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US: Ohio Attorney General asks federal court to overturn ruling in favour of same-sex marriage

Joseph McCormick July 16, 2014
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The Attorney General of the US state of Ohio Mike DeWine has asked for a federal judge to overturn an earlier ruling in favour of four gay couples.

A lawsuit challenging Ohio’s same-sex marriage ban was brought by the four couples earlier this year. They last week asked the appeals court to endorse an earlier ruling by District Judge Timothy Black, meaning the state must recognise out-of-state same-sex marriages. Judge Black’s ruling was subject to stay pending appeal.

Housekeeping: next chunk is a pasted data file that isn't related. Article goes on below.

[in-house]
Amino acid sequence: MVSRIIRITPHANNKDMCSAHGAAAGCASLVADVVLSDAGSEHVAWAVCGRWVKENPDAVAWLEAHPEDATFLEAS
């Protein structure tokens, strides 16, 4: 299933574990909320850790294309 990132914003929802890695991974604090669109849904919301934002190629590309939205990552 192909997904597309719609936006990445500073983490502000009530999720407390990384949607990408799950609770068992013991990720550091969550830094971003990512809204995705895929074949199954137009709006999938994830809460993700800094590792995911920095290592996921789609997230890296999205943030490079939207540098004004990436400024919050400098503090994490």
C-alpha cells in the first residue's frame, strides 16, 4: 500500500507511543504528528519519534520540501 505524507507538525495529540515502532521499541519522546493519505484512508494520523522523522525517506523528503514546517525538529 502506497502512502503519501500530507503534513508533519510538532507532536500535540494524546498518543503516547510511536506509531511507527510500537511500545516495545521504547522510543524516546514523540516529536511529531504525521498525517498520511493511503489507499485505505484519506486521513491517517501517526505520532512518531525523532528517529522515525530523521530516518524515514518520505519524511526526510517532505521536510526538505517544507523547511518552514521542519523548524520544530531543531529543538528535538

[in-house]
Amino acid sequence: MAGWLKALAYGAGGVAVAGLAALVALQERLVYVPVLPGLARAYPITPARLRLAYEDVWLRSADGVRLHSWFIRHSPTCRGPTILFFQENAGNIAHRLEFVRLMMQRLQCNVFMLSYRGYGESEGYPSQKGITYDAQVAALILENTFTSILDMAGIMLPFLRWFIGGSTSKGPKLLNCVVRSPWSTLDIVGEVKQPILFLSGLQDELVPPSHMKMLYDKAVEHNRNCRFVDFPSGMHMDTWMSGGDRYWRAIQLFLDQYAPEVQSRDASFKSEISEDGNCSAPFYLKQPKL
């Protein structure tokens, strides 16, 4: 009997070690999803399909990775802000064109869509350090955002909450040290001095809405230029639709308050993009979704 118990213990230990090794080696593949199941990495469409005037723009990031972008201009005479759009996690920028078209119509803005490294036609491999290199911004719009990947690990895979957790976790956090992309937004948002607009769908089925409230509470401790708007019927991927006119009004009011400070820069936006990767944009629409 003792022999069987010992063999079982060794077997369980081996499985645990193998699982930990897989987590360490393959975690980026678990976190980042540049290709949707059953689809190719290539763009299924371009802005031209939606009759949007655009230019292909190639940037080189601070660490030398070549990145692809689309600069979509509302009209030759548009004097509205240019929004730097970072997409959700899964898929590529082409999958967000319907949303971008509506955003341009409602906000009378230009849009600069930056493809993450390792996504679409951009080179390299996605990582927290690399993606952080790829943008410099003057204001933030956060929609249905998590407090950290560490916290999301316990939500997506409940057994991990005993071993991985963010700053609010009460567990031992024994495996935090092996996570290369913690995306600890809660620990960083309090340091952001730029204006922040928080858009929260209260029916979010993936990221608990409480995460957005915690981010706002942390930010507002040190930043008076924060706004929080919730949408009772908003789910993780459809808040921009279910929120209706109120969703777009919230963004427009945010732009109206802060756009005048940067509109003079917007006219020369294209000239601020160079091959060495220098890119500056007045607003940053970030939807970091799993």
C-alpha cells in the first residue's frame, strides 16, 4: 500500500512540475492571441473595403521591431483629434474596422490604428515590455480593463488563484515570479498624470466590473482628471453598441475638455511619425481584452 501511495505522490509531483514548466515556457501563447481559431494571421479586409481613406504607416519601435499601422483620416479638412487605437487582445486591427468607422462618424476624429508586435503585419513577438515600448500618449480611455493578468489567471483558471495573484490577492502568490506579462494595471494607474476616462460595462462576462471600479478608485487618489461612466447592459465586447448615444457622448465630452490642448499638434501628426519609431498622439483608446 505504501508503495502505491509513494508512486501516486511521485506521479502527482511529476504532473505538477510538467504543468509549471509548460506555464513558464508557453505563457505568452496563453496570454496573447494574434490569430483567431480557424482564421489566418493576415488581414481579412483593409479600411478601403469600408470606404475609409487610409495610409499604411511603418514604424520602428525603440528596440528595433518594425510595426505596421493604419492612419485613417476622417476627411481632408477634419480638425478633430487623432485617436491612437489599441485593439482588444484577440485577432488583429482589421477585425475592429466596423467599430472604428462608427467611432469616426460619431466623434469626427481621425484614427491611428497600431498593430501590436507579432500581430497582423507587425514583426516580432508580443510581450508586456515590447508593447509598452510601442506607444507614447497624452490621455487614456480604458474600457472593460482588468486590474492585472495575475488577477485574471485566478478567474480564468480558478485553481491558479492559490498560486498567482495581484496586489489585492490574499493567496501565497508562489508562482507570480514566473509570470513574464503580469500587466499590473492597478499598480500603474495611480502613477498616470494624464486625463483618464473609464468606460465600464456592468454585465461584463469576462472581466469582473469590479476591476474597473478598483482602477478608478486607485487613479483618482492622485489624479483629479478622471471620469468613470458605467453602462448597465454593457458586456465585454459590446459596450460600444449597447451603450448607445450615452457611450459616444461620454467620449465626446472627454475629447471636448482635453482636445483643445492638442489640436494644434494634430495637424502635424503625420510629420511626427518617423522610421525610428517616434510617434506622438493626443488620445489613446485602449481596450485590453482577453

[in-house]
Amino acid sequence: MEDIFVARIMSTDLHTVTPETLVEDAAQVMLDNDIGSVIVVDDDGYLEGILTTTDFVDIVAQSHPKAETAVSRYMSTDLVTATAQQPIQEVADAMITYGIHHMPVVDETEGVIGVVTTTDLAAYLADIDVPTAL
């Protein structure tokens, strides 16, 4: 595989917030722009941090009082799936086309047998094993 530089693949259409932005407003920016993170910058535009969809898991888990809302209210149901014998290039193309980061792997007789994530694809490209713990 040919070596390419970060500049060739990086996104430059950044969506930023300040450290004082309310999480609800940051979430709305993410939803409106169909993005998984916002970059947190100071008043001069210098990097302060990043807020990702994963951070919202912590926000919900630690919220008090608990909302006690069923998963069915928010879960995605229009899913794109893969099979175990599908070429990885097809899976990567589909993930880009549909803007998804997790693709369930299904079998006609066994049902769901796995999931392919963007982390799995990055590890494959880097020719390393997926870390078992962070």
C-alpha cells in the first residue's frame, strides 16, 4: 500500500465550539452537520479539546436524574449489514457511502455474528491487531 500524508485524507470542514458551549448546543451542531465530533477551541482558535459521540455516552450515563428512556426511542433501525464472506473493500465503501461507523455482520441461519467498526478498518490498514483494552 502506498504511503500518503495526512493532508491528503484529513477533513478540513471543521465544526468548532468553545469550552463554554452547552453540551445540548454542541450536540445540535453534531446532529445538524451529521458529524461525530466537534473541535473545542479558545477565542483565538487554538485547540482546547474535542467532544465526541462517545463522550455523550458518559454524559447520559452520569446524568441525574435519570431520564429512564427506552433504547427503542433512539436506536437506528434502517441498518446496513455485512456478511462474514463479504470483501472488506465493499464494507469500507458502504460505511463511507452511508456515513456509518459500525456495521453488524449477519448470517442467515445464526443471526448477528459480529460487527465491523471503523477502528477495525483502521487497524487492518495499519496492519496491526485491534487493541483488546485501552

The state appealed in the case, claiming that Judge Black had ignored precedent-setting cases.

A 41-page reply brief was filed with the 6th Circuit Court of Appeals this week, which asked the court to note that voters in the state passed a constitutional amendment in 2004 banning same-sex marriage.

“Courts should not presume that voters are not capable of deciding an issue of this sensitivity on decent and rational grounds,” the brief read.

“The plaintiffs cannot create a specific right to same-sex marriage merely by alleging that they seek to participate in the general right to marry,” it continues.

The Appeals Court will hear arguments on 6 August, along with cases from other states, which were consolidated.

Related topics: Civil partnerships, equal marriage, gay marriage, gay wedding, lesbian marriage, lesbian wedding, marriage, marriage equality, mike dewine, Ohio, same sex marriage, Same-sex wedding, US, wedding

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